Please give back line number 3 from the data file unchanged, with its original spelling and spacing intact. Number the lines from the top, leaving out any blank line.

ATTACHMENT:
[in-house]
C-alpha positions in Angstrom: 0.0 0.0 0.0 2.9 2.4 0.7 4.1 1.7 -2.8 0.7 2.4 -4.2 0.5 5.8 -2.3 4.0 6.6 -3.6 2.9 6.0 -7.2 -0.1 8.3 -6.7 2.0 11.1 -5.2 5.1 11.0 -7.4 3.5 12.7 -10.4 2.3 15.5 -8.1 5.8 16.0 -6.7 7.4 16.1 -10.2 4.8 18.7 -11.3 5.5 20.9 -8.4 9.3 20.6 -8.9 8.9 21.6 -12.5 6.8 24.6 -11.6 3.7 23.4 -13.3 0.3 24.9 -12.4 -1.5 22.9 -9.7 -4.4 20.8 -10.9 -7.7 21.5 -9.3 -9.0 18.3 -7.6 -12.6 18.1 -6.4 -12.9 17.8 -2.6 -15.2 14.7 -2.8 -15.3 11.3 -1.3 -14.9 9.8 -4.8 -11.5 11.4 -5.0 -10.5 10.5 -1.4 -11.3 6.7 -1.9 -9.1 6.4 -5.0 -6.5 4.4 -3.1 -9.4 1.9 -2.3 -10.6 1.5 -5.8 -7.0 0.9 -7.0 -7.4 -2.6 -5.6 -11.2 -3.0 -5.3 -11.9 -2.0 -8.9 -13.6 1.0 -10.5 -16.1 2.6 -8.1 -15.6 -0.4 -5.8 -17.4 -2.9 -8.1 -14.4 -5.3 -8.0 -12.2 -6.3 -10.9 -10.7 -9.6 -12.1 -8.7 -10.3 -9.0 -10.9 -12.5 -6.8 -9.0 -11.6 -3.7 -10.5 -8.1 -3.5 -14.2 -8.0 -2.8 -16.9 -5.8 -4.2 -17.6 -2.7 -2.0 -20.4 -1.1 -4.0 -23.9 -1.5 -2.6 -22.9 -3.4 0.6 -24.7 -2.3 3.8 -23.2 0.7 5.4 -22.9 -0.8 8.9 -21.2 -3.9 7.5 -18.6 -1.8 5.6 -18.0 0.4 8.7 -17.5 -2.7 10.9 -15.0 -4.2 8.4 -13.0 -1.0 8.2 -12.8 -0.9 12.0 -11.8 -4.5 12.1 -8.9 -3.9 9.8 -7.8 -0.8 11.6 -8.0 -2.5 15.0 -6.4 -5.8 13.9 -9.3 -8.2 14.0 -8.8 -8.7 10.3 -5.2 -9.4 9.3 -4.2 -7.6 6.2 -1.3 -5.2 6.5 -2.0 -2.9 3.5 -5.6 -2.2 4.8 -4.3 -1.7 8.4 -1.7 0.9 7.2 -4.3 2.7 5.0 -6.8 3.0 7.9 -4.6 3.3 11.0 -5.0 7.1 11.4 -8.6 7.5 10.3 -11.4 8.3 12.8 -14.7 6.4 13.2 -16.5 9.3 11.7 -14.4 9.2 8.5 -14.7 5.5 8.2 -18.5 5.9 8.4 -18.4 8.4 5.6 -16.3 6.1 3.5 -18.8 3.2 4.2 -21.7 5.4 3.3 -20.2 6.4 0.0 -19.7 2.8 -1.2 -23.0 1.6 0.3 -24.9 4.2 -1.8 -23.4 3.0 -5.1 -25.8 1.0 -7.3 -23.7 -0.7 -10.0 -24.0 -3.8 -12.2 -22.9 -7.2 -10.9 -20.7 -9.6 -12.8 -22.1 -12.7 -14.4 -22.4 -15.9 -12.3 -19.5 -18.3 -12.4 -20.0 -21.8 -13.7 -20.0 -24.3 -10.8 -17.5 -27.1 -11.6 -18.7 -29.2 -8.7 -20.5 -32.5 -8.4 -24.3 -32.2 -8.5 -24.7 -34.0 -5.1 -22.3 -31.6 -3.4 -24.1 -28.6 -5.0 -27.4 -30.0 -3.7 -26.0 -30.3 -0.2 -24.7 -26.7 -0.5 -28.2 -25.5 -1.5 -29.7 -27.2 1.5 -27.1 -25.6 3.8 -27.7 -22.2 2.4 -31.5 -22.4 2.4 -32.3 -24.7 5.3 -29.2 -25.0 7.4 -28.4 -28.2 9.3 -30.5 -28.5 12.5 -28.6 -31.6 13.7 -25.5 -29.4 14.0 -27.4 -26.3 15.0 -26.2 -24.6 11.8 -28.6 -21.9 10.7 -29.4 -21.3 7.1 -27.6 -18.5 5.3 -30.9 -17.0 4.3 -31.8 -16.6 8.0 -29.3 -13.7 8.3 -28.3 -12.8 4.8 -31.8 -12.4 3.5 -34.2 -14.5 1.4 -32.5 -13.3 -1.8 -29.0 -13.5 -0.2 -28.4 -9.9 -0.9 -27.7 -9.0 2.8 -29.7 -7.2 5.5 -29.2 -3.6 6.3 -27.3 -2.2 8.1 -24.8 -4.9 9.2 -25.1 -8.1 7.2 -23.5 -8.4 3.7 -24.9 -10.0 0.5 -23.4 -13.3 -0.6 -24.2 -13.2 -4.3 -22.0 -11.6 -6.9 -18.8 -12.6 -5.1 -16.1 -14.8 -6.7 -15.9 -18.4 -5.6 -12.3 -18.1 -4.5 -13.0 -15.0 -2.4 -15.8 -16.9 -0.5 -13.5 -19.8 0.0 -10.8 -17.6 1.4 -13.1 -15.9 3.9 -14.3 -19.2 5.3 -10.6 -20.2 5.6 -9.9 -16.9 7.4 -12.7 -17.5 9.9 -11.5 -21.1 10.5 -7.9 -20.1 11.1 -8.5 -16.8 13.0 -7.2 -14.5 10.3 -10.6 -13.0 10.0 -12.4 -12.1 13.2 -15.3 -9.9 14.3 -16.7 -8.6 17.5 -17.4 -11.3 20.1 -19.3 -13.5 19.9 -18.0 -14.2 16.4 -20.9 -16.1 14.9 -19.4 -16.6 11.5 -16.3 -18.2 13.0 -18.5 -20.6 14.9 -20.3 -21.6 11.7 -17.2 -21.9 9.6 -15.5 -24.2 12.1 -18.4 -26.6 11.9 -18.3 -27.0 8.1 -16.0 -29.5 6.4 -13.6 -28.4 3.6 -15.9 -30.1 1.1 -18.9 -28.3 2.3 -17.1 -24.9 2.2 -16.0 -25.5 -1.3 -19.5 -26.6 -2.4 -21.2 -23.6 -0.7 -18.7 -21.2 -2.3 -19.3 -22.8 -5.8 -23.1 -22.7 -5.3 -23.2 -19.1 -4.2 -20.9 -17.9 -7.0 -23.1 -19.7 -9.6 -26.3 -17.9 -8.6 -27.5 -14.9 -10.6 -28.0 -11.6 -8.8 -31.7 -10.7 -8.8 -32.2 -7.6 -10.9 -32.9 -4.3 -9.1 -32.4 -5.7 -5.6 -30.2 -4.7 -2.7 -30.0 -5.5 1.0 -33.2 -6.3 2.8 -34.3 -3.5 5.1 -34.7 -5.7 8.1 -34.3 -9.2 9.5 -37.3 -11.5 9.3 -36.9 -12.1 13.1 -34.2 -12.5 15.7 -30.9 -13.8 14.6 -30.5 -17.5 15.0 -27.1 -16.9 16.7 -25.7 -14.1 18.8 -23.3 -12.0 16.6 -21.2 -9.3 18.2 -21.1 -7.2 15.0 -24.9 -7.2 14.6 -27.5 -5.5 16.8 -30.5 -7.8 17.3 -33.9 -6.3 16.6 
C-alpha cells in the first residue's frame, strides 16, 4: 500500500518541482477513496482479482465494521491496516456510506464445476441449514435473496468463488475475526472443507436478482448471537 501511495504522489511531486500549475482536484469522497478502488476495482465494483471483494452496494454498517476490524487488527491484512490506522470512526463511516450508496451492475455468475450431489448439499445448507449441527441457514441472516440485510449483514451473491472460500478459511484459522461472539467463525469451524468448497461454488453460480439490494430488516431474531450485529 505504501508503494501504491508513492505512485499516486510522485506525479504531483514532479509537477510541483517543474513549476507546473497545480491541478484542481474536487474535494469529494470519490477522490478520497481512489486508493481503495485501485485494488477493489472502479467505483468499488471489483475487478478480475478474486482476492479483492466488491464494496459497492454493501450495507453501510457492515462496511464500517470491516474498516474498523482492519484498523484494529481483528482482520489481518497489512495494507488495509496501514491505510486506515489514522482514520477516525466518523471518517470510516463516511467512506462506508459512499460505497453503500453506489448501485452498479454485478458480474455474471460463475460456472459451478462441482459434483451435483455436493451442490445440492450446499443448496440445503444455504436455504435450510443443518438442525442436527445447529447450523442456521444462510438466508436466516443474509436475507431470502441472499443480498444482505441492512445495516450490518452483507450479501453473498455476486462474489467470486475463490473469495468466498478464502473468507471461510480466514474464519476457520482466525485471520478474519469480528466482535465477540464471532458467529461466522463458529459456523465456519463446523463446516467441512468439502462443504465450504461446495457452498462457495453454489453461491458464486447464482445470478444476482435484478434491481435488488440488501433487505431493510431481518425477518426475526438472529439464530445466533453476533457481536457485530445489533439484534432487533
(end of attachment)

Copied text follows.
C-alpha cells in the first residue's frame, strides 16, 4: 500500500518541482477513496482479482465494521491496516456510506464445476441449514435473496468463488475475526472443507436478482448471537 501511495504522489511531486500549475482536484469522497478502488476495482465494483471483494452496494454498517476490524487488527491484512490506522470512526463511516450508496451492475455468475450431489448439499445448507449441527441457514441472516440485510449483514451473491472460500478459511484459522461472539467463525469451524468448497461454488453460480439490494430488516431474531450485529 505504501508503494501504491508513492505512485499516486510522485506525479504531483514532479509537477510541483517543474513549476507546473497545480491541478484542481474536487474535494469529494470519490477522490478520497481512489486508493481503495485501485485494488477493489472502479467505483468499488471489483475487478478480475478474486482476492479483492466488491464494496459497492454493501450495507453501510457492515462496511464500517470491516474498516474498523482492519484498523484494529481483528482482520489481518497489512495494507488495509496501514491505510486506515489514522482514520477516525466518523471518517470510516463516511467512506462506508459512499460505497453503500453506489448501485452498479454485478458480474455474471460463475460456472459451478462441482459434483451435483455436493451442490445440492450446499443448496440445503444455504436455504435450510443443518438442525442436527445447529447450523442456521444462510438466508436466516443474509436475507431470502441472499443480498444482505441492512445495516450490518452483507450479501453473498455476486462474489467470486475463490473469495468466498478464502473468507471461510480466514474464519476457520482466525485471520478474519469480528466482535465477540464471532458467529461466522463458529459456523465456519463446523463446516467441512468439502462443504465450504461446495457452498462457495453454489453461491458464486447464482445470478444476482435484478434491481435488488440488501433487505431493510431481518425477518426475526438472529439464530445466533453476533457481536457485530445489533439484534432487533